14. “I beg your pardon,” interrupted the doctor, “but you totally mistake me; I use the word digging metaphorically, meaning the profoundest cogitation and research into the nature of things. That is the way in which we may ascertain whether things are, or whether they are not.”

15. “But if a man can't believe his eyes,” said uncle Tim, “what signifies talking about it?”

“ Our eyes," said the doctor, "are nothing but the inlets of sensation; and when we see a thing, all we are aware of is, that we have a sensation of it; we are not sure that the thing exists. We are sure of nothing that we see with our eyes."

16. “ Not without spectacles," said aunt Judy, who could knit good stockings, but could not syllogize.

“ Plato, for instance,” continued the doctor, “ maintains that the sensation of any object, is produced by a perpetual succession of copies, images, or counterfeits, streaming off from the object to the organs of sensation. Descartes, too, has explained the matter upon the principle of whirligigs."

17. “ But does not the world exist ?” asked the schoolmaster.

“ A good deal may be said upon both sides," replied the doctor, “ though the ablest heads are for non-existence.”

18. “In common cases," said uncle Tim, “ those who utter nonsense are considered blockheads."

“ But in metaphysics,” said the doctor, “ the case is different.”

19. “ Now all this is hocus pocus to me said aunt Judy, suspending her knitting work; “I don't understand a bit more of the business than I did at first."

20. “ I'll be bound, there is many a learned professor," said uncle Tim," who could say the same, after spinning a long yarn of metaphysics.”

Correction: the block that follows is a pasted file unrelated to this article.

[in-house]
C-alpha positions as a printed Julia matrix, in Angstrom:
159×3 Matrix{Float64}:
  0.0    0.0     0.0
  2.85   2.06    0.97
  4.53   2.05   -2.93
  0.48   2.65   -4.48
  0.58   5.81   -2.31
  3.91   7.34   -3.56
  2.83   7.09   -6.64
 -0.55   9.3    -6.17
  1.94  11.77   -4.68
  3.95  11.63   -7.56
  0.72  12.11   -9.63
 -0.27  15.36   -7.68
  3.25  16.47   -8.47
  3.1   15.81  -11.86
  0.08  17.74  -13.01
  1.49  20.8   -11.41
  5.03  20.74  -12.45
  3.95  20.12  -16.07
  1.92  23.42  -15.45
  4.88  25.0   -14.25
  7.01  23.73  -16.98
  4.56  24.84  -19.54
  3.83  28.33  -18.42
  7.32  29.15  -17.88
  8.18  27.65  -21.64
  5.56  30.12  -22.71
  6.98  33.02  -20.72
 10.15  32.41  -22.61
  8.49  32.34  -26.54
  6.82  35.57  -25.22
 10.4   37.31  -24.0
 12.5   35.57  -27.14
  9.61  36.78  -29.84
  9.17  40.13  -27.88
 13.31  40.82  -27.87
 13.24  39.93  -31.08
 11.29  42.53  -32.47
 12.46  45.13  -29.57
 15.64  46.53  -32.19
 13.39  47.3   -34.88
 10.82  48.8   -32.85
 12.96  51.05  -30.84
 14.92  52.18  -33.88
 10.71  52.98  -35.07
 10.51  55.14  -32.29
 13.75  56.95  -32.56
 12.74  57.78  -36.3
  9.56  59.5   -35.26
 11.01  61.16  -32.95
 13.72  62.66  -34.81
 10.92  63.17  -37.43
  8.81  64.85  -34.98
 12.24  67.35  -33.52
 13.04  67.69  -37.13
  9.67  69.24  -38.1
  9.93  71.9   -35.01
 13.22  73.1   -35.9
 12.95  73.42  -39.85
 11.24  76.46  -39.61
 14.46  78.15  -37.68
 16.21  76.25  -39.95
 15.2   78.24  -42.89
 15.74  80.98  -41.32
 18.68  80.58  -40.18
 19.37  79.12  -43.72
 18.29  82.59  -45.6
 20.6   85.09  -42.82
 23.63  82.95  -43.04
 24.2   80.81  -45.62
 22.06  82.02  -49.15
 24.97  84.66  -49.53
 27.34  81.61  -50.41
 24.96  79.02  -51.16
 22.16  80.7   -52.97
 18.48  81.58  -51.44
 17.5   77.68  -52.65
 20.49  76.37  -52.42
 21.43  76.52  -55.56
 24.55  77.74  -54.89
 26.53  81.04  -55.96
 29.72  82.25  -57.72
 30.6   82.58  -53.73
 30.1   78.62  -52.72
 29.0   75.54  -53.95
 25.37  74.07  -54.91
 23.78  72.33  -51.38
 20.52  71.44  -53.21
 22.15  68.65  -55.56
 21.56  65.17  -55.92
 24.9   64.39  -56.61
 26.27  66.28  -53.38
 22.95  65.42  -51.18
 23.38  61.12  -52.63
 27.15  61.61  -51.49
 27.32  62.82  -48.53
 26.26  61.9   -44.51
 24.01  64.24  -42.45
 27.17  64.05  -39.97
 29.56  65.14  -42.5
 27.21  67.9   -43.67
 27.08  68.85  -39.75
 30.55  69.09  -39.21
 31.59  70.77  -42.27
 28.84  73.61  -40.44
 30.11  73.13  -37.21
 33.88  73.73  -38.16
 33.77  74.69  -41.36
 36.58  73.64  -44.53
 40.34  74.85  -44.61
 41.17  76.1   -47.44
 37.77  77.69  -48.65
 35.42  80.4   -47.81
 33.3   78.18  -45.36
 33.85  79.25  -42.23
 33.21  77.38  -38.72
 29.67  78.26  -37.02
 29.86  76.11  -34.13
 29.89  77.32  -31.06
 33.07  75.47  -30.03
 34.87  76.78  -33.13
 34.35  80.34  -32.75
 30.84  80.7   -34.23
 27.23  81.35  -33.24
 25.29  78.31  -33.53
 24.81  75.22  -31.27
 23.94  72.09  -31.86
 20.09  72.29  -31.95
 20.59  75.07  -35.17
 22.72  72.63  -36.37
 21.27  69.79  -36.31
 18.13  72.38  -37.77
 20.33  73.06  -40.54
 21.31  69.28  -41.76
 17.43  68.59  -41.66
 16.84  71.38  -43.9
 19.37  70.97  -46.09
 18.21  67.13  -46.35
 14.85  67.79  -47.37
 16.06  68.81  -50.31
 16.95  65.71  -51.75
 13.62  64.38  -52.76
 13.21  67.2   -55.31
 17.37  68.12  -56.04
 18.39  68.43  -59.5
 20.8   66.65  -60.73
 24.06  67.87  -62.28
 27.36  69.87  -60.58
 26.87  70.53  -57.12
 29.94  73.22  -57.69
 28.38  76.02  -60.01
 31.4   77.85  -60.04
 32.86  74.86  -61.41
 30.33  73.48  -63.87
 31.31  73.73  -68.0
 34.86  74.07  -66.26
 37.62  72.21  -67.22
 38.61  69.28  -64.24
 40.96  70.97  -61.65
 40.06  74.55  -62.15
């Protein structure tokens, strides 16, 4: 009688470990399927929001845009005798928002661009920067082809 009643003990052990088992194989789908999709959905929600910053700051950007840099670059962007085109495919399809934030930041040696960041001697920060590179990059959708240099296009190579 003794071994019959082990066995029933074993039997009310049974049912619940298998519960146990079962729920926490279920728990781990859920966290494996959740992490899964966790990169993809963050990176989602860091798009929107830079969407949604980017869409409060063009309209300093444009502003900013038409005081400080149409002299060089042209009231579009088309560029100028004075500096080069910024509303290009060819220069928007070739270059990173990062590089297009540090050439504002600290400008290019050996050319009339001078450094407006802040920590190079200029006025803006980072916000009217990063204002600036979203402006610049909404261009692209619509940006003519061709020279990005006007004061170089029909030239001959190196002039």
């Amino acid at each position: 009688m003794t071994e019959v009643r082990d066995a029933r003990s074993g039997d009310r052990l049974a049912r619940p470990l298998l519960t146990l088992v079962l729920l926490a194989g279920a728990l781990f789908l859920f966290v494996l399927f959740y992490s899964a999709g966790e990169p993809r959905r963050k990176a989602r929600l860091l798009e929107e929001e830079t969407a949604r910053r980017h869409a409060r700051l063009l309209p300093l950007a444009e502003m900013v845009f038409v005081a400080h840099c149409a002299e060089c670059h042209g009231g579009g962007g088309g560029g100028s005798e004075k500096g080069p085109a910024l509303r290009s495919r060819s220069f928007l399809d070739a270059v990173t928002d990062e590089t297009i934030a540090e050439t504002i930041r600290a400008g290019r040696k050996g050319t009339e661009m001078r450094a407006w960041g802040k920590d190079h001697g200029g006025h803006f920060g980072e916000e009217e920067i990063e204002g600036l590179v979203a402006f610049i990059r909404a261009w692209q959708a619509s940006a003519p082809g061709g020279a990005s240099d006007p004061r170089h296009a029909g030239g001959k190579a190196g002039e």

21. The doctor did not admire this gibe at his favorite science. - That is as the case may be,” said he; “this thing or that thing may be dubious; but what then? Doubt is the beginning of wisdom.”

22. “ No doubt of that,” said my grandfather, beginning to poke the fire; “but when a man has got through his doubting, what does he begin to build upon in the metaphysical way?

“ Why, he begins by taking something for granted," said the doctor.

“But is that a sure way of going to work ?.

23. “ It is the only thing he can do," replied the doctor, after a pause, and rubbing his forehead, as if he was not altogether satisfied that his foundation was a solid one. My grandfather might have posed him with another question, but he poked the fire and let him go on.

24. “Metaphysics, to speak exactly

“ Ah!” interrupted the schoolmaster," bring it Jown to vulgar fractions, and then we shall understand it."

25. 5° Tis the consideration of immateriality, or the mere spirit and essence of things.”

“ Come, come,” said aunt Judy, taking a pinch of snuff, “ now I see into it.”

26. “Thus, man is considered,” continued the doctor, “not in his corporeality, but in his essense or capability of being; for a man metaphysically, hath two natures, that of spirituality and that of corporeality, which may be considered separate.”

6 What man ?asked uncle Tim.

27. “ Why, any man; Malachi there, for example; I may consider him as Malachi spiritual or Malachi corporeal.”

“ That is true,” said Malachi, “ for when I was in the militia, they made me a sixteenth corporal, and I carried grog to the drummer."

28. “ That is another affair," said the doctor, in continuation; we speak of man in his essence ; we speak also of the essence of locality, the essence of duration

“ And essence of peppermint,” said aunt Judy..

29. “ Poh!” said the doctor ; 66 the essence I mean is quite a different concern."

“ Something too fine to be dribbled through the worm of a still,” said my grandfather.

“ Then I am all in the dark again,” rejoined aunt Judy.

30. “By the spirit and essence of things, I mean things in the abstract," said the doctor.

“ And what becomes of a thing when it gets into the abstract ?asked uncle Tim.

" Why, it becomes an abstraction"